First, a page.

The role of law in the regulation of fishing activities in the Central Arctic Ocean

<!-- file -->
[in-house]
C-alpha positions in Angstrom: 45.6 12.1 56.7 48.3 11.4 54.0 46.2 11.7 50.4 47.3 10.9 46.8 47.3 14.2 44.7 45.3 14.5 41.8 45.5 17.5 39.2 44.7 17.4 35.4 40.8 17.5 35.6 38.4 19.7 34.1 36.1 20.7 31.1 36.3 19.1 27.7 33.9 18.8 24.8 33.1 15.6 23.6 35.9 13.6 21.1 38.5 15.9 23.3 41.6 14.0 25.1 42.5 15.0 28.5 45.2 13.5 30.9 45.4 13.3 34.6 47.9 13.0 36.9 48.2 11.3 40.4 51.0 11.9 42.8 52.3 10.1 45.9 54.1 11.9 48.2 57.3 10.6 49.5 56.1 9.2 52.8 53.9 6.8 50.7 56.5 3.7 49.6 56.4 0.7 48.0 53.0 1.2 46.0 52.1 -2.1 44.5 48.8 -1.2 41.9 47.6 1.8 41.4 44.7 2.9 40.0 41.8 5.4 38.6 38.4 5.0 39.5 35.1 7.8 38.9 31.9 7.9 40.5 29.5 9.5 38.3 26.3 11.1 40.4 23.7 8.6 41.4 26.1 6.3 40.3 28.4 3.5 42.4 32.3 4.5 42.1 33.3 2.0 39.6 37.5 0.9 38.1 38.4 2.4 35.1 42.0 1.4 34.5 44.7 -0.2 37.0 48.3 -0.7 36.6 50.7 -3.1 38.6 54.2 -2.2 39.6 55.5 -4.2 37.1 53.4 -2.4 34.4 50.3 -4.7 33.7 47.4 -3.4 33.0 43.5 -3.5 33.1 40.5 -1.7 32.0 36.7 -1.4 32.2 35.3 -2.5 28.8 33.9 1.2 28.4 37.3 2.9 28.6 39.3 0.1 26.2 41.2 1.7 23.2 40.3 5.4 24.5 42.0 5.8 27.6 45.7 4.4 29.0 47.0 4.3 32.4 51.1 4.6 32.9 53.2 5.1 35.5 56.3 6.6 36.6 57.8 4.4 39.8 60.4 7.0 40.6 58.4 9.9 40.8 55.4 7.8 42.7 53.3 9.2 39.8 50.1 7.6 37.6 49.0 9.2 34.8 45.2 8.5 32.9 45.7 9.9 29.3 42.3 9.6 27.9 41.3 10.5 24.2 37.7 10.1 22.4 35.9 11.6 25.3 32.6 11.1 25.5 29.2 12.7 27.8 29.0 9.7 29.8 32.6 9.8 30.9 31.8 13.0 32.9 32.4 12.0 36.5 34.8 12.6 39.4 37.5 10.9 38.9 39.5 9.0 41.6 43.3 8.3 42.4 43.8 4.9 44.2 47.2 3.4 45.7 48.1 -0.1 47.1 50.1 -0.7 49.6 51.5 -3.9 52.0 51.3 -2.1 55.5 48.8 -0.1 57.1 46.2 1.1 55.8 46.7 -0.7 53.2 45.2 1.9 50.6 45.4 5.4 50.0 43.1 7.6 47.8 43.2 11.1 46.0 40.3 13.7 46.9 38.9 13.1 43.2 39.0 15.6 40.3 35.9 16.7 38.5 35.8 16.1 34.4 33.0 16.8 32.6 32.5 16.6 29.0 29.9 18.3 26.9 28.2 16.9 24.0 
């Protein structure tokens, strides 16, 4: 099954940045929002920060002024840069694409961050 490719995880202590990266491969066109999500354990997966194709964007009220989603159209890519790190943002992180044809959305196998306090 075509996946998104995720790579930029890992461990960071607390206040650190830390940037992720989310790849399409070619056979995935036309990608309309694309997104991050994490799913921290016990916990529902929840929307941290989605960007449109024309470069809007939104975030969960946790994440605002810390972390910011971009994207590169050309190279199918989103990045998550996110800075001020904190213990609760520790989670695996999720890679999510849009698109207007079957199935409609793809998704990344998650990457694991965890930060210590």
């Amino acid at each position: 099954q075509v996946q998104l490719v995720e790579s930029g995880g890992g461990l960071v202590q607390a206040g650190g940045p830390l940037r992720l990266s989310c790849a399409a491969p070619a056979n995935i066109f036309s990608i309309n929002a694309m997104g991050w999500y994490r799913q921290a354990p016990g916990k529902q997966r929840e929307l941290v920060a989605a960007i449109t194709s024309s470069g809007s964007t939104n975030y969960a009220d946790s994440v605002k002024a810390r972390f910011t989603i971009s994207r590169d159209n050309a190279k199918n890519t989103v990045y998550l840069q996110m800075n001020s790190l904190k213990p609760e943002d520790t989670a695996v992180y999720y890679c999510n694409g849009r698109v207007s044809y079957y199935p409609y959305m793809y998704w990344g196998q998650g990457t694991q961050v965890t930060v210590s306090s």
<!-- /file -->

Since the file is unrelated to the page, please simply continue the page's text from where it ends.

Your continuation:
The history of commercial exploitation of fish stocks is replete with instances of over-exploitation and stock collapse. Particularly in situations where little is known about a species or a particular fish stock, unregulated expansion into new fisheries may effectively wipe out a species or stock before its existence is even formally recognised or understood. Globally, there has been a strong interest in ensuring that such a fate does not befall any fish stocks that either exist in or may migrate in future into the high seas portion of the Central Arctic Ocean. The Agreement to Prevent Unregulated High Seas Fisheries in the Central Arctic Ocean establishes a framework for the acquisition of science upon which precautionary, ecosystem-based management measures can be based, if and when they become necessary in the future. This article examines the role of international law in facilitating both the adoption of the Agreement and the adaptive management of fisheries in the high seas portion of the Central Arctic Ocean. It will be shown that the Agreement provides the initial framework for precautionary, ecosystem-based, adaptive and environmentally sound decision making regarding potential future fisheries in the Central Arctic Ocean.